Crustal structure of an extinct, late Jurassic-to-earliest Cretaceous spreading center and its adjacent oceanic crust in the eastern Gulf of Mexico

  • Pin LinEmail author
  • Dale E. Bird
  • Paul Mann
Original Research Paper


An extinct, late Jurassic-to-earliest Cretaceous ridge-and-fracture zone geometry in the western Gulf of Mexico (GOM), and extinct seafloor ridge segments in the eastern Gulf of Mexico (EGOM), were previously identified using the vertical gradient of satellite-derived free-air gravity data. Circular gravity anomaly lows, and magnetic anomaly highs, over the center of spreading ridge segments are interpreted as large volcanic centers that erupted within a late Jurassic-to-earliest Cretaceous, slow-spreading center. Detailed mapping of oceanic basement using oil industry seismic data indicates that the EGOM oceanic ridge system is characterized by 30-60-km-long spreading ridge segments, that include 15-km-wide, 2-km-high axial volcanoes in their centers, and nodal basins at their ends. Stratigraphic evidence from seismic reflection data tied to a deepwater well indicates that volcanism along the spreading ridge ended around the same time (Berriasian), or slightly after (Valanginian), the cessation of seafloor spreading in the EGOM. Flowlines of late Jurassic-to-earliest Cretaceous seafloor, based on a pole of rotation from the geometry of GOM spreading ridges and fracture zones, show a good match with gravity and magnetic anomalies along the Florida and Yucatan conjugate margins of the EGOM. Mapping of age-dated, stratigraphic downlaps onto the oceanic crust is consistent with an interpreted ridge jump at the beginning of seafloor spreading (Kimmeridgian) to the southwest, and in the same southwestward direction of a previously inferred mantle plume in the central GOM. Our 3-D gravity structural inversion of the Moho requires 6.4 km thick oceanic crust in the northwestern EGOM, and 5.5 km thick oceanic crust in southeastern EGOM. We interpret this along-ridge, thickness variation to reflect faster spreading and thicker oceanic crust farther from the opening pole located in the southeastern GOM.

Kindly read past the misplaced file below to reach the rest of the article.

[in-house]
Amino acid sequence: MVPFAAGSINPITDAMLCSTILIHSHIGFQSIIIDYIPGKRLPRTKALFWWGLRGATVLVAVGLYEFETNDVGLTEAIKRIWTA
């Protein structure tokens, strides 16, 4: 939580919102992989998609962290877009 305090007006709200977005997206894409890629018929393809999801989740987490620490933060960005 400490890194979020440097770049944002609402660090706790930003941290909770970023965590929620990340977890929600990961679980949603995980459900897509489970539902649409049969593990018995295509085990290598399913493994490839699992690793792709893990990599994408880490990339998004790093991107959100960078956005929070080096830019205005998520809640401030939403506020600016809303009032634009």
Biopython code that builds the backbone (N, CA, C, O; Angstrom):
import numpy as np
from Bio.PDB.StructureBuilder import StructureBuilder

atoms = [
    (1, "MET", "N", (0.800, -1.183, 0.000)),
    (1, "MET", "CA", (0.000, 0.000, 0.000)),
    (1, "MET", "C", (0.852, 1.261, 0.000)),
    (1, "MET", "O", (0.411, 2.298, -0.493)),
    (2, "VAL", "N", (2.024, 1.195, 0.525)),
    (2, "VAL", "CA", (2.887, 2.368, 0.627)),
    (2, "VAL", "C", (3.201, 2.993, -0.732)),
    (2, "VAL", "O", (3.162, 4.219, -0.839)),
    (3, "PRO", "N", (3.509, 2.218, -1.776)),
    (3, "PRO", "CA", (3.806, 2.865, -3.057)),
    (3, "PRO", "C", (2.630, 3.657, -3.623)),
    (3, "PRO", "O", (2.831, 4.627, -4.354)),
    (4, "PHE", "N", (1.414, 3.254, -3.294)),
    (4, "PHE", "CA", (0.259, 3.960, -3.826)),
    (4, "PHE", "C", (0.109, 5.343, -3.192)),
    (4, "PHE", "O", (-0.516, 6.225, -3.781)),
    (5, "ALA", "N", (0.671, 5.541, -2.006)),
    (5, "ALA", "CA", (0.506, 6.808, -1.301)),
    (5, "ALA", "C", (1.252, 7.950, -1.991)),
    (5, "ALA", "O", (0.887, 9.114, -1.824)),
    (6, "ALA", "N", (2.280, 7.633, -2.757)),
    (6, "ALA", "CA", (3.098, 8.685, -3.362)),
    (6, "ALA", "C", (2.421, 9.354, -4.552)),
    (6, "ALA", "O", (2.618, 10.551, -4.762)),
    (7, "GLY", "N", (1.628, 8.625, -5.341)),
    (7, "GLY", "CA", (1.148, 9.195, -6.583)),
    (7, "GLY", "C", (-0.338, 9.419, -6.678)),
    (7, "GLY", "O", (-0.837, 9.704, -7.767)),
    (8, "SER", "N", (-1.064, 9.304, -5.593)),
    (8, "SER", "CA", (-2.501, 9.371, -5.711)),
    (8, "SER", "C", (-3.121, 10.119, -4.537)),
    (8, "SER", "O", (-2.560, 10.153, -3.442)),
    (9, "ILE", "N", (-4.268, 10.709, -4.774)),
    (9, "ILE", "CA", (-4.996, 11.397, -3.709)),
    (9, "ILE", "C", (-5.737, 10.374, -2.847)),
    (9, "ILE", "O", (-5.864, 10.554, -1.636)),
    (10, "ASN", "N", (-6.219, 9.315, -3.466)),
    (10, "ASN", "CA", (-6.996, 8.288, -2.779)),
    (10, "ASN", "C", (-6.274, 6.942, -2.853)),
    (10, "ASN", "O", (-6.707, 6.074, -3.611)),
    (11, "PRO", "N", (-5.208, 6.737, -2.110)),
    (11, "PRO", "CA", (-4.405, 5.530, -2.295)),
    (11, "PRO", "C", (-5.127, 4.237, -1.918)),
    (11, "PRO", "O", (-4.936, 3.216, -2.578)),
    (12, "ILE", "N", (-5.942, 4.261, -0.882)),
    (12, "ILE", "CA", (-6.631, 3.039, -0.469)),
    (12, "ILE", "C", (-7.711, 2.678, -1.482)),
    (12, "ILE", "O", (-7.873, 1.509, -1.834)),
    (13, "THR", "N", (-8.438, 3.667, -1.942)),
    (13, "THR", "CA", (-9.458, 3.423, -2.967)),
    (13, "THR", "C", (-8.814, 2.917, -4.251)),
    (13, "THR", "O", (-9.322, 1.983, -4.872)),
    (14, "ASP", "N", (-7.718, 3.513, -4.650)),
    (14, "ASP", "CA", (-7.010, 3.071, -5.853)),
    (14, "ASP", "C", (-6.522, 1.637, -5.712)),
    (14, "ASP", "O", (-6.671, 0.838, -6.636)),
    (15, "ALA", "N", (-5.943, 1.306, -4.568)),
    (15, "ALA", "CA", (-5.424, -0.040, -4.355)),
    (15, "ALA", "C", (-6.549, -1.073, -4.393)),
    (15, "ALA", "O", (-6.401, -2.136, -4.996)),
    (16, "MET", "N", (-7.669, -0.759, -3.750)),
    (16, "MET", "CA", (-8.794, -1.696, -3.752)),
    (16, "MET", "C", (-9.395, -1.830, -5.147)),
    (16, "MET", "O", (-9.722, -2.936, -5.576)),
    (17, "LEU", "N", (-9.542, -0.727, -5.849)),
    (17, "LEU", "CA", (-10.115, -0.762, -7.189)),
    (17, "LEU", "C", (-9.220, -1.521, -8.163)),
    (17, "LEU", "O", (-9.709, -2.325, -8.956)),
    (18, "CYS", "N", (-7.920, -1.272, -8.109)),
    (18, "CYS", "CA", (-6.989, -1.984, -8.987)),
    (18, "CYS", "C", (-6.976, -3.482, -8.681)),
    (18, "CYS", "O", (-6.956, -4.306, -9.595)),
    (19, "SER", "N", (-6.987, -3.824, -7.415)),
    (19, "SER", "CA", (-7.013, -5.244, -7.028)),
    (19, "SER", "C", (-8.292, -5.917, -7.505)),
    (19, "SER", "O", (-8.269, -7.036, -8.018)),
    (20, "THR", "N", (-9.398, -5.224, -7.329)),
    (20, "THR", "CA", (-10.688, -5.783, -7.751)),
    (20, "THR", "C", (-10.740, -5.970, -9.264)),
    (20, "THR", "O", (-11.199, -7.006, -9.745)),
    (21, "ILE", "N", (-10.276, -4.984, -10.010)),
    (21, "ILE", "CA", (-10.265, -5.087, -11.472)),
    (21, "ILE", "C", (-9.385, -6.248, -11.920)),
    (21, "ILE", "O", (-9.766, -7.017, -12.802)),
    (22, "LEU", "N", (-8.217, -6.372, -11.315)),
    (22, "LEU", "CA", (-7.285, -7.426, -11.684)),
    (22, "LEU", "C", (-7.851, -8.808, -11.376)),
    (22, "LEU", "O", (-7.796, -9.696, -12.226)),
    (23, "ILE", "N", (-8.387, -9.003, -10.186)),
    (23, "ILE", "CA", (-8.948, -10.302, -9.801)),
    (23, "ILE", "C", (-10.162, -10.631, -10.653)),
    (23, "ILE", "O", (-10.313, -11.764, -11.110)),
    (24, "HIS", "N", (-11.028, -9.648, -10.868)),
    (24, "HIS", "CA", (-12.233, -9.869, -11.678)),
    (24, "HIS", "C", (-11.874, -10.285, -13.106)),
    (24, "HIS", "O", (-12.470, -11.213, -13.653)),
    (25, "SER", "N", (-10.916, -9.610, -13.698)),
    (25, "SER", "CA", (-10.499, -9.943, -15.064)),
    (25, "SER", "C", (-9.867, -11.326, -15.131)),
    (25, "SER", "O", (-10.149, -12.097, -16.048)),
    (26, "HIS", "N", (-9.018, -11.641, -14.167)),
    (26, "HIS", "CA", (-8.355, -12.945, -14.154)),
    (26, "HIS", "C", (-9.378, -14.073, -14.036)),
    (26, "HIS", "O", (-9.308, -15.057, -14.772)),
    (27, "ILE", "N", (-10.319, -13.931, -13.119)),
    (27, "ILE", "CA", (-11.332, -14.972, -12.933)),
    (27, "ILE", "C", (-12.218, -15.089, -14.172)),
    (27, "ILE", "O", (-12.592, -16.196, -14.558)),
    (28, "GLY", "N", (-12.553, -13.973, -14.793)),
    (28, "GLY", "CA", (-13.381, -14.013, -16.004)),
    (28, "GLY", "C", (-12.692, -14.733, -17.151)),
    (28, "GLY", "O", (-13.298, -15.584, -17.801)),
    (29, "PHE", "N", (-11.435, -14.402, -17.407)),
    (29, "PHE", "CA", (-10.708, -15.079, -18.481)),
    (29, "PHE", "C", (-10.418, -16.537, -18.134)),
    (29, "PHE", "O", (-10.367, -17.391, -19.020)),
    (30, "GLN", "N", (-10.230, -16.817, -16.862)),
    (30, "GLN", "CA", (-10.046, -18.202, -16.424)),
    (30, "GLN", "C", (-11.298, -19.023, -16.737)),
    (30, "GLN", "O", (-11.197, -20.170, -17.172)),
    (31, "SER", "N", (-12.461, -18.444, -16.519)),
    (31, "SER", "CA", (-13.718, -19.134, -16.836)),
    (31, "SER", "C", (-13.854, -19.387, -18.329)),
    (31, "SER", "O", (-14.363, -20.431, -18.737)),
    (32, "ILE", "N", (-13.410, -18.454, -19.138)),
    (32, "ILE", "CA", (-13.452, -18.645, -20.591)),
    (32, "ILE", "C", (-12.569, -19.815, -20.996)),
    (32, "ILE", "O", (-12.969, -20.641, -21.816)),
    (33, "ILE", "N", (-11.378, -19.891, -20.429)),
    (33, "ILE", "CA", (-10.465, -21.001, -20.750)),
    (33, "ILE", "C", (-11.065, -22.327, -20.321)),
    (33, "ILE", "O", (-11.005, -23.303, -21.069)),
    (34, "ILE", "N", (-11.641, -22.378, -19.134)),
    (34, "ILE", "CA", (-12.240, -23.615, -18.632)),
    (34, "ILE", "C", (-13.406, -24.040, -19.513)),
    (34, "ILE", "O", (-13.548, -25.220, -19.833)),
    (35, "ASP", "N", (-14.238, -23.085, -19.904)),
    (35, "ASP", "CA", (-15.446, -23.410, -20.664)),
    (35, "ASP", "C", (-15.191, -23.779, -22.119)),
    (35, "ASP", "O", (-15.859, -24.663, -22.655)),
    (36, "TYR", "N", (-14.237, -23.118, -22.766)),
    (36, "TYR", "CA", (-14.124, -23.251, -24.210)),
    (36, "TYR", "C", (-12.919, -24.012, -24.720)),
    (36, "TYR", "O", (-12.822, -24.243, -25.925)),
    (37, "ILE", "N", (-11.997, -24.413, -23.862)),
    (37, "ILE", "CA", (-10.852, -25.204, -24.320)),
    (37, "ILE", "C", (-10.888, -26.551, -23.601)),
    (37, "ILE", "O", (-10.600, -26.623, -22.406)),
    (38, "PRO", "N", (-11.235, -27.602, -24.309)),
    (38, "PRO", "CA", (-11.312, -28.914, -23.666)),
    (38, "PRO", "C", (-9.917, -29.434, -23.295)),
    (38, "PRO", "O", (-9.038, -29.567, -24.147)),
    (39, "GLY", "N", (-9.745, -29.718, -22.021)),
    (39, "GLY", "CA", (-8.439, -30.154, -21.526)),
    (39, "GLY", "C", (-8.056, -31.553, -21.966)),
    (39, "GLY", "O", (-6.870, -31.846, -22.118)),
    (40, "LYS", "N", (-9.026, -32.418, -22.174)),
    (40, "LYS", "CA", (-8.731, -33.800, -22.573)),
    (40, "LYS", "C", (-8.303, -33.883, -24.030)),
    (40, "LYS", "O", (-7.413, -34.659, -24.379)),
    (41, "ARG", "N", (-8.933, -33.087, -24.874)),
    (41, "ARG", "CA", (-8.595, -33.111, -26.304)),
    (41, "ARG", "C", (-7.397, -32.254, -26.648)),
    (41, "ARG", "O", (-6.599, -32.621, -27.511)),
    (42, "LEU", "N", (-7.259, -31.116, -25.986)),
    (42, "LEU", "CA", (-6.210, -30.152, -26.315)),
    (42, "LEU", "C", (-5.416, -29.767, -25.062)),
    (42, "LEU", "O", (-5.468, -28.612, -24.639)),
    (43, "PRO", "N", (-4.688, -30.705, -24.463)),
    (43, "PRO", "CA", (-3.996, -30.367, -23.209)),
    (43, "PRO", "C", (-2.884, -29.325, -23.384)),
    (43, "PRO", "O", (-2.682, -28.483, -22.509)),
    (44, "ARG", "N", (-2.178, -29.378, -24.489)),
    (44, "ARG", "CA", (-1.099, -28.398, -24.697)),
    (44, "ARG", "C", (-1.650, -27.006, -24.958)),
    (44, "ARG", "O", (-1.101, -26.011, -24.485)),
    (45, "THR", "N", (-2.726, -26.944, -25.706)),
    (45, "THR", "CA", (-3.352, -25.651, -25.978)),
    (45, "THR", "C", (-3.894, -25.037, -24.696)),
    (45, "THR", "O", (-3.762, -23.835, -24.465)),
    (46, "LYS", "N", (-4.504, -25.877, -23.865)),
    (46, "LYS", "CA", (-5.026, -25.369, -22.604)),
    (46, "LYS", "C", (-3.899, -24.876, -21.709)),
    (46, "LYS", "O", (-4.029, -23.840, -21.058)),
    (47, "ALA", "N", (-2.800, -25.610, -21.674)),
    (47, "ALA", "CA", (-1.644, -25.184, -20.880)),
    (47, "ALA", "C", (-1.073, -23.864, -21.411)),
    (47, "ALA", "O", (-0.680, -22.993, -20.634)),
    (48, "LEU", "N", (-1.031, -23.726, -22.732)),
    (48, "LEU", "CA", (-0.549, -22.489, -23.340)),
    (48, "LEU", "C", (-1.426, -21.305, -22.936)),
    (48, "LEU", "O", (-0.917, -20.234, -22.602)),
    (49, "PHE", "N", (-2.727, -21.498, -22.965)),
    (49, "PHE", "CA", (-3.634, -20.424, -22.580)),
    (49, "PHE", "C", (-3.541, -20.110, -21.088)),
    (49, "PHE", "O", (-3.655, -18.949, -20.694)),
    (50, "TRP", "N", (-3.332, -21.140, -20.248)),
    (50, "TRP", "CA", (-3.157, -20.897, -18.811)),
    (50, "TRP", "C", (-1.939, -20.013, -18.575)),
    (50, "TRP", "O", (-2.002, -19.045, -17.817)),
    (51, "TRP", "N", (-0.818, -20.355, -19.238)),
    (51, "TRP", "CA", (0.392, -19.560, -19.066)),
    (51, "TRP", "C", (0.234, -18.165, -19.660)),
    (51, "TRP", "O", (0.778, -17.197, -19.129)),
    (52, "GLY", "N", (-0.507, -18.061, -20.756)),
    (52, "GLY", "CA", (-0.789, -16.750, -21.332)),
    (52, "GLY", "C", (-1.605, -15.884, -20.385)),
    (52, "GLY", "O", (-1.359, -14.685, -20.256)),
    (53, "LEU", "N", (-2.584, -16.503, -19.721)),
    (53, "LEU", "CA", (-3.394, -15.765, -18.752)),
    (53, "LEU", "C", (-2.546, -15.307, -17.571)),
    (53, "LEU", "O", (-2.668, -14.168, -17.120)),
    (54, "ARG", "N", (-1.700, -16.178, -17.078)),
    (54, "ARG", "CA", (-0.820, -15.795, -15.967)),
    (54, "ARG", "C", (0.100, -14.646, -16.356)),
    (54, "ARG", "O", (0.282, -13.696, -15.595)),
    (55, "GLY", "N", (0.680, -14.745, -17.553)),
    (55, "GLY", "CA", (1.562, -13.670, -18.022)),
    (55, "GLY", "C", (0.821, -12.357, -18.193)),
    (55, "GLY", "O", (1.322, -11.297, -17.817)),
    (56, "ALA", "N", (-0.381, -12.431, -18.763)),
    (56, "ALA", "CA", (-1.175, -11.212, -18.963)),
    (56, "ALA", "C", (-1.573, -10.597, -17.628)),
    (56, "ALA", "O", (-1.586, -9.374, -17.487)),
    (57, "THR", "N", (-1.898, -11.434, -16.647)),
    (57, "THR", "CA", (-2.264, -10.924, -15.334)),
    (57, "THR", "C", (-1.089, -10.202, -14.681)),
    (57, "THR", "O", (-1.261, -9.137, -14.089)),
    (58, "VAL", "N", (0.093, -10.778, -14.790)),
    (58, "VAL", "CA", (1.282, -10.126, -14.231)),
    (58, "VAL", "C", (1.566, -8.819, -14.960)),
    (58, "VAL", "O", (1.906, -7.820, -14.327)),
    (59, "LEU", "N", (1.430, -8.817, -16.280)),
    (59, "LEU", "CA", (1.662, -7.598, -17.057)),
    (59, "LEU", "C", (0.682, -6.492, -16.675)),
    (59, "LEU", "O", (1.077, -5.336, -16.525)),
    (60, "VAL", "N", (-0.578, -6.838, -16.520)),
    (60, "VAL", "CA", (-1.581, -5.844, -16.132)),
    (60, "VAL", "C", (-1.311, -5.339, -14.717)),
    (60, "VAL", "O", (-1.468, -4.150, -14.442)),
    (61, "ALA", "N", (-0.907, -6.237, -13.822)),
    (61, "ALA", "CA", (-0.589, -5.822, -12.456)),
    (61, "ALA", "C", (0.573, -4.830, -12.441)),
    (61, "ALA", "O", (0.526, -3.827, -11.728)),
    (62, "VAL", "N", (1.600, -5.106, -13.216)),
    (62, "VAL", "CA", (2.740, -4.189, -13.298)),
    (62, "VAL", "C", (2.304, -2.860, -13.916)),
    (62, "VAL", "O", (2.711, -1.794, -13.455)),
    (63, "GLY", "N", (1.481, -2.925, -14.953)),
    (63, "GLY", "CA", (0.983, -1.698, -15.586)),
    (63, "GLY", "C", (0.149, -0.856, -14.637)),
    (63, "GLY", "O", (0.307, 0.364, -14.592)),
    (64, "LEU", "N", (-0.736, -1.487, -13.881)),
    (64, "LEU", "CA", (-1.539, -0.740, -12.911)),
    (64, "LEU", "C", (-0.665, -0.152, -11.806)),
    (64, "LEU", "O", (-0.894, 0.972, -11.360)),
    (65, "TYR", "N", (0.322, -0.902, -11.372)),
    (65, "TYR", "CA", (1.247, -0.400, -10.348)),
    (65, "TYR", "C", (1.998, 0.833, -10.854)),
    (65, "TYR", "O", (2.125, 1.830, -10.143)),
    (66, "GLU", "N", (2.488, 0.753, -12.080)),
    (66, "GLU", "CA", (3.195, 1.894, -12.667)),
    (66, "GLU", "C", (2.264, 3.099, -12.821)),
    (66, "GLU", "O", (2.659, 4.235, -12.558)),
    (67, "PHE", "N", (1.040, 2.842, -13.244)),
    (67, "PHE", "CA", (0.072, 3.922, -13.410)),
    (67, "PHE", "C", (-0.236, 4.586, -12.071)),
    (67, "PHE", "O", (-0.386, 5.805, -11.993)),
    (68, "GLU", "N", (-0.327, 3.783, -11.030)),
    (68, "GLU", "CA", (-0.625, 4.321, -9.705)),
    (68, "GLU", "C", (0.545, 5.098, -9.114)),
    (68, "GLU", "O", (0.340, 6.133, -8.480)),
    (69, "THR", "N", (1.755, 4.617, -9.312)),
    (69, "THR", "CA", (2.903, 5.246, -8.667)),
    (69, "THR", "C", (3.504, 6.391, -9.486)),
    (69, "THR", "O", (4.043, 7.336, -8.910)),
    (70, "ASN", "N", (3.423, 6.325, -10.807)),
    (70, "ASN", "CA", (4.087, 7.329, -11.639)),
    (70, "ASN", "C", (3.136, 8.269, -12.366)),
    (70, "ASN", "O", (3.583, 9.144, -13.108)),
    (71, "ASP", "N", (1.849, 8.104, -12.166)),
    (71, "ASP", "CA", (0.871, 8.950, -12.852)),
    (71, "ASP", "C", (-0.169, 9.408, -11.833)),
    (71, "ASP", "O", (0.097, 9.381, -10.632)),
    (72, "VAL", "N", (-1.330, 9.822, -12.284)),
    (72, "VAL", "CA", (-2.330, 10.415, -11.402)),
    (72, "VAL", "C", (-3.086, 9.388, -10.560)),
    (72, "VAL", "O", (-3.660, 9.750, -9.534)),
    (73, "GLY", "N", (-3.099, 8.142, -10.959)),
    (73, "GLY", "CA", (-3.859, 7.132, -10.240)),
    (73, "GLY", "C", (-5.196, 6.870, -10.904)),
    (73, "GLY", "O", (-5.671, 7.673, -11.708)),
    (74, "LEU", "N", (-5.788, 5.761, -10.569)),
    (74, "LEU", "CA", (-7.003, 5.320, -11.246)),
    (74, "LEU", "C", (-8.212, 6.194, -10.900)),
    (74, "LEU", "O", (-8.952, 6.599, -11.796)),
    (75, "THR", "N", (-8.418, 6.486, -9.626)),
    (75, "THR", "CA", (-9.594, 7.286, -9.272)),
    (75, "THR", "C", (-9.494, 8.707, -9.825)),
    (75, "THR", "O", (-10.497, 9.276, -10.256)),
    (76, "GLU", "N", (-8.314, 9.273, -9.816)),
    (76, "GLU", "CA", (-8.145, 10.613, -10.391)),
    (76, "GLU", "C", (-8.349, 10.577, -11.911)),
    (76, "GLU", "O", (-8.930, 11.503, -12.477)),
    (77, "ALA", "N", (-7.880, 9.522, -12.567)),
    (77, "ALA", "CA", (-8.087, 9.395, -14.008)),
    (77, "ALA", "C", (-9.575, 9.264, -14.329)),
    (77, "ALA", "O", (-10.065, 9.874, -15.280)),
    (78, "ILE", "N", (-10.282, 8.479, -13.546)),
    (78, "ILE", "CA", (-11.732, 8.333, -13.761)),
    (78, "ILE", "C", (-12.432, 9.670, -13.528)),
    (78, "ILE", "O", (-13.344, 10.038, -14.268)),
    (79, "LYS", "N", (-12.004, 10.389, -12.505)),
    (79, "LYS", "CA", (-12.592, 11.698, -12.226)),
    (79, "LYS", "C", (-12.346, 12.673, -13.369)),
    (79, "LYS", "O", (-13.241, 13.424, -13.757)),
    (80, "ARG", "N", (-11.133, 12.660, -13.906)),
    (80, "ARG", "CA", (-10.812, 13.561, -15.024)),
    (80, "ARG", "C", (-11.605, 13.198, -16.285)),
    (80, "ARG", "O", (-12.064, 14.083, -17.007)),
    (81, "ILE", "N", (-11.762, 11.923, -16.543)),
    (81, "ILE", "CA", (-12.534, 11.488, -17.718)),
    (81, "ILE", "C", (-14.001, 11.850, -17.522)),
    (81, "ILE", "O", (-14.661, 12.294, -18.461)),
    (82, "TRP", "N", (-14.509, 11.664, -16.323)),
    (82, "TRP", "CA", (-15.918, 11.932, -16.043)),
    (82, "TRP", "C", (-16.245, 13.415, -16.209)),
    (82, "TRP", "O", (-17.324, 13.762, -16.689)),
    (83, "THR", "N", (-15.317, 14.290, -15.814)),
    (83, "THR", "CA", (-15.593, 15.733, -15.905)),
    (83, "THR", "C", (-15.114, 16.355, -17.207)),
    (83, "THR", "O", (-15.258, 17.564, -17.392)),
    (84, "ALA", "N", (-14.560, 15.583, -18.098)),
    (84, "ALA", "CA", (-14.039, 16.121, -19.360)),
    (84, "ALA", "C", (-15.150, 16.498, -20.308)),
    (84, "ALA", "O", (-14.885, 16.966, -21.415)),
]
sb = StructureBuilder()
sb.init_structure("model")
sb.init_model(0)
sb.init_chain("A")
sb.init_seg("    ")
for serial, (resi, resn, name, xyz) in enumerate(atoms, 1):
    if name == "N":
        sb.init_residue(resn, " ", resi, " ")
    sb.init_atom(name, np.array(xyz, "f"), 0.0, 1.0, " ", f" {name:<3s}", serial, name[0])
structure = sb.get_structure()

Eastern Gulf of Mexico Extinct spreading ridge Post-spreading magmatism Oceanic crustal structure 3-D gravity modeling 



We thank Mike Saunders at Spectrum Geo for providing the extensive, 2D grid of seismic reflection data that was critical for this study and for providing us permission to publish these results. We thank Gyorgy Marton and Julia Wellner for valuable discussions and Geosoft for providing the University of Houston with the Oasis Montaj potential field interpretation software. Finally, we thank the industry sponsors of the Conjugate Basins, Tectonics, and Hydrocarbons Consortium at the University of Houston for their continued financial support. We thank Ted Godo (Murphy Oil) and Van Mount (Anadarko) for their constructive reviews for this journal.


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© Springer Nature B.V. 2019

Authors and Affiliations

  1. 1.Department of Earth and Atmospheric SciencesUniversity of HoustonHoustonUSA
  2. 2.Bird GeophysicalHoustonUSA
  3. 3.Research InstituteCNOOC China Ltd-BeijingBeijingChina

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